I’m going to go a little off the reservation with Kevin Huerter at 17. I know there’s a tendency, on both of our parts but also in the NBA as a whole, to go with stud athletes and hope that the jumpshot comes along later. That’s not the case with Huerter, who is a natural shooter with a shot down the line at being a plus wing defender and well-rounded offensive player. He isn’t a guy who we’re hearing talked about with regards to the Clippers at 12 and 13 at all, and I think that’s probably justified, but if the Clippers make a choice to accept Atlanta’s offer of 13 for 19 and 30, he’d be a stellar choice.
Robert: I’ll also go with Huerter at 17. Some draft guys who I respect on Twitter have him much higher than this even, but I think they rate his playmaking and creation skills more than I do. Still, he’s relatively big, he can shoot, he has some defensive awareness, and he can at least make simple reads/positive decisions with the ball in his hands. There’s always a place in the NBA for those guys.
Collin Sexton is at 18 for me. Look, I love the guy’s personality. I’m sure when the rookie polls come out (who’s the nicest, funniest, etc) he will win for most competitive. Dude is intense, and wants to win, and that’s awesome. But I just don’t know what he adds to a team besides scoring, and that’s not all that valuable in the NBA today, especially from the point guard position. He’s small-ish, not a great shooter, not a particularly gifted passer, and his athleticism is overrated. Really, if he didn’t have that drive and hunger, he wouldn’t even be this high for me. I absolutely think he’s worth a gamble in the late teens and early 20s, but as a lottery pick he’s underwhelming.
Lucas: At 18, I’m going with Troy Brown, a prospect who, like Huerter, I’m really intrigued by, but don’t feel totally comfortable with in the lottery. I got into looking at Brown when I noticed that most of the players projected in the teens are combo or shooting guards 6’4” and under. I was trying to find larger wing prospects for the Clippers to look at, since I’m less than enthused with the Clippers continuing to build an army of 6’4” players to run three-guard lineups with. Frankly, alongside Huerter (who, while 6’6”, is probably best suited at shooting guard anyway), Brown is the best capable small forward this side of the Bridgii.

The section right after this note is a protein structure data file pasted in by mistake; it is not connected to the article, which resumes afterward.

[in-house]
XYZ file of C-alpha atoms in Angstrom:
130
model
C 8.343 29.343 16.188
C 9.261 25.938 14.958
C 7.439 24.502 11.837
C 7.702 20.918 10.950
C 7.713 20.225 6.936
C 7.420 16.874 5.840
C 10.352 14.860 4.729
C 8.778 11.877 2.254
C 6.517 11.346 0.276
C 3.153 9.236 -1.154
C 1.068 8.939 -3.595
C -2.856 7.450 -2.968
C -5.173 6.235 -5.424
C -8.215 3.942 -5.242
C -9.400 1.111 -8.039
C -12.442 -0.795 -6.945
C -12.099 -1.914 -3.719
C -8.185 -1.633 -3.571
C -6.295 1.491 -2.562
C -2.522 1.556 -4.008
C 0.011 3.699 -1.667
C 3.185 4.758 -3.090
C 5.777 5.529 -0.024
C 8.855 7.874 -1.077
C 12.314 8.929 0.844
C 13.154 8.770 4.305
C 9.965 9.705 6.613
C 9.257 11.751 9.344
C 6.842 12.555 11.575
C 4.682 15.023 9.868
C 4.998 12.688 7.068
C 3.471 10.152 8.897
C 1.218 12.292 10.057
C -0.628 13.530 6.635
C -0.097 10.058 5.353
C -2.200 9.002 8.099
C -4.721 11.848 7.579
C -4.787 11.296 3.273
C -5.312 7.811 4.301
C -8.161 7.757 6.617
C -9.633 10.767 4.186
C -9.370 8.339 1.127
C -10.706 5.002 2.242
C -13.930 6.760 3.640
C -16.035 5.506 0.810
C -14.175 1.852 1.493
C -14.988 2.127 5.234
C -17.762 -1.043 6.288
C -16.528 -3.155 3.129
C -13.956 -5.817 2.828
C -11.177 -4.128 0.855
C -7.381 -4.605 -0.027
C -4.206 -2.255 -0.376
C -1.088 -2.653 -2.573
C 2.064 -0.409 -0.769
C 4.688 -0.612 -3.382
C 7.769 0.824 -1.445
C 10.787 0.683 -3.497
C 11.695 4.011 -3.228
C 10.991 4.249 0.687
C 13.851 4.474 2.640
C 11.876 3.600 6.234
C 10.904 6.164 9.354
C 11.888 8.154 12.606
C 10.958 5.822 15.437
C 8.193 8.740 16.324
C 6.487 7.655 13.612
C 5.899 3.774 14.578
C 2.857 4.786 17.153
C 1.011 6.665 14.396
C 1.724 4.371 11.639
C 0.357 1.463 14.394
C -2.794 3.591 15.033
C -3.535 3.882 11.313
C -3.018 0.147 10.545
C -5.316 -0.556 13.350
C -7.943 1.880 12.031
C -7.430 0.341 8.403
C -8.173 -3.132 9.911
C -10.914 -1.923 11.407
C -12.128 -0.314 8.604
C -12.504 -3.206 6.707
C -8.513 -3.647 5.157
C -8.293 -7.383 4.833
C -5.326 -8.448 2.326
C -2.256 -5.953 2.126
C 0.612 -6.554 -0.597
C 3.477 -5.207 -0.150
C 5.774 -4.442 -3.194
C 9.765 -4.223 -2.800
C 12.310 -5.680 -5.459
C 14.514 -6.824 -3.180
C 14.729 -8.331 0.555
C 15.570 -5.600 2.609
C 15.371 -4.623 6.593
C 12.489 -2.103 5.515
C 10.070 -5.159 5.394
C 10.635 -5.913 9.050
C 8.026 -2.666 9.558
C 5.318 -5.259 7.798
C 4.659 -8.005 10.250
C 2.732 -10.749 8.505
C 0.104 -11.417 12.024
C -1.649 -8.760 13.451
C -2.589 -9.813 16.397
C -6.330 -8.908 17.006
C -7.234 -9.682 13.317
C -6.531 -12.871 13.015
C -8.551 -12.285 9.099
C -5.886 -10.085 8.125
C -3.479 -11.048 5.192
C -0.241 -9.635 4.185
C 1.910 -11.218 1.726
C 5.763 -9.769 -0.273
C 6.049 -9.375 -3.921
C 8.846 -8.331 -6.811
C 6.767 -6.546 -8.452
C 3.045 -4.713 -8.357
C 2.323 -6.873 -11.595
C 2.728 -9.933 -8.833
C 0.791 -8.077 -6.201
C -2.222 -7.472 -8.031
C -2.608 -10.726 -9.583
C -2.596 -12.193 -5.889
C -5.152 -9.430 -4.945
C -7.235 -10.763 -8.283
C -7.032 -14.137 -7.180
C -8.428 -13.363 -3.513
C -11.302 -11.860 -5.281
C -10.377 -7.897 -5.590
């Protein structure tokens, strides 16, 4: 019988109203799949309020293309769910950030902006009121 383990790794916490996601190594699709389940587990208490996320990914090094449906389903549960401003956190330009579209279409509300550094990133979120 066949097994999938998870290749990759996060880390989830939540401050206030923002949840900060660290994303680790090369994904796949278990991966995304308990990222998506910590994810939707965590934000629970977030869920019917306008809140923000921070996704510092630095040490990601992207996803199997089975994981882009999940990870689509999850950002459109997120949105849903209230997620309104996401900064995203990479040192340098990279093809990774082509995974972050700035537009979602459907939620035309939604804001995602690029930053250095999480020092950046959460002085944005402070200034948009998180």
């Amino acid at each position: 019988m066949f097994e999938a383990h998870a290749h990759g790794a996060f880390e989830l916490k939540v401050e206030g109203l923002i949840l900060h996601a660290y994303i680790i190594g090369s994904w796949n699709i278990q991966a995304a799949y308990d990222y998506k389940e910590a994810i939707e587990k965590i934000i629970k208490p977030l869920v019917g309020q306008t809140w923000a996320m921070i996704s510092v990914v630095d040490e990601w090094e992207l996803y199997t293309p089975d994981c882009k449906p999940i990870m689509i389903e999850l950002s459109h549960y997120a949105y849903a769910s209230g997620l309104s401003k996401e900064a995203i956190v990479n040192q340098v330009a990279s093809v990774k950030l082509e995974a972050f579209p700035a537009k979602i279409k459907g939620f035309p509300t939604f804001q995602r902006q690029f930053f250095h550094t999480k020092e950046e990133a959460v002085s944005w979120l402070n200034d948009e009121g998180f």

At this point, my big board really starts to deteriorate. I’m not saying that no good players are left on the board, but the guys I really have my sights on have mostly come and gone.
Josh Okogie is my guy at 19. When we talk raw athletes whose size probably limits them to a pro career at shooting guard, I have him below Zhaire and Lonnie, but his physical profile alone is intriguing enough that the Clippers have had him in at least twice during the pre-draft process.
Robert: Yeah I’m with you. I personally think the draft starts falling off right around that 11-12 range, which is why the Clippers are both in a good position (at least one or two very good prospects should be there) and bad (if the teams above them select wisely, they might only have one easy choice).
At 19 I’m going with Jacob Evans. He’s another decent-sized wing with 3 and D potential. He’s a smart player with at least a bit of versatility on offense, so I think he’s a fine pick if the Clippers trade down.
Kevin Knox falls to 20 for me. I understand he’s big, and reasonably athletic, and has a nice shooting stroke. But he just wasn’t very good in his freshman season at Kentucky, and despite some of the weirdness that happened there last year, I can’t look past that. He’s more of a stretch 4 than a wing to me, and I don’t think he’s nearly ready to defend NBA-sized power forward, even in this perimeter oriented era. If he pans out he could approximate Tobias Harris, but I could also see him as a worse shooting, better-rounded offensively Ryan Anderson, which is a lot less useful.
Lucas: My last guy at #20 is Donte DiVincenzo from Villanova. I might be a little bit clouded from watching him beat up my St. John’s squads in the Big East during his collegiate career, but he shows to me as having the right blend of skill, athleticism, size, and intangibles to be a prototypical shooting guard in the NBA. In college, he was able to slide around different positions and roles despite being just 6’5”, because his athleticism, positioning, and basketball IQ let him play much bigger than he really is. Some of that will go away in the NBA where everyone is bigger and better, but I have no reason to believe his jumper won’t translate at a high level, rendering him incredibly useful (if not able to score at will like he did in the NCAA).
Final Big Boards:
Clips Nation 2018 Draft Big Board
|1||Luka Doncic||Luka Doncic|
|2||Jaren Jackson||Jaren Jackson|
|3||DeAndre Ayton||Wendell Carter|
|4||Trae Young||Trae Young|
|5||Wendell Carter||DeAndre Ayton|
|6||Michael Porter||Mohamed Bamba|
|7||Mohamed Bamba||Mikal Bridges|
|8||Miles Bridges||Miles Bridges|
|9||Mikal Bridges||Marvin Bagley|
|10||Marvin Bagley||Zhaire Smith|
|11||Shai Gilgeous-Alexander||Shai Gilgeous-Alexander|
|12||Collin Sexton||Troy Brown|
|13||Zhaire Smith||Michael Porter|
|14||Robert Williams||Robert Williams|
|15||Lonnie Walker||Josh Okogie|
|16||Kevin Knox||Lonnie Walker|
|17||Kevin Huerter||Kevin Huerter|
|18||Troy Brown||Collin Sexton|
|19||Josh Okogie||Jacob Evans|
|20||Donte DiVincenzo||Kevin Knox|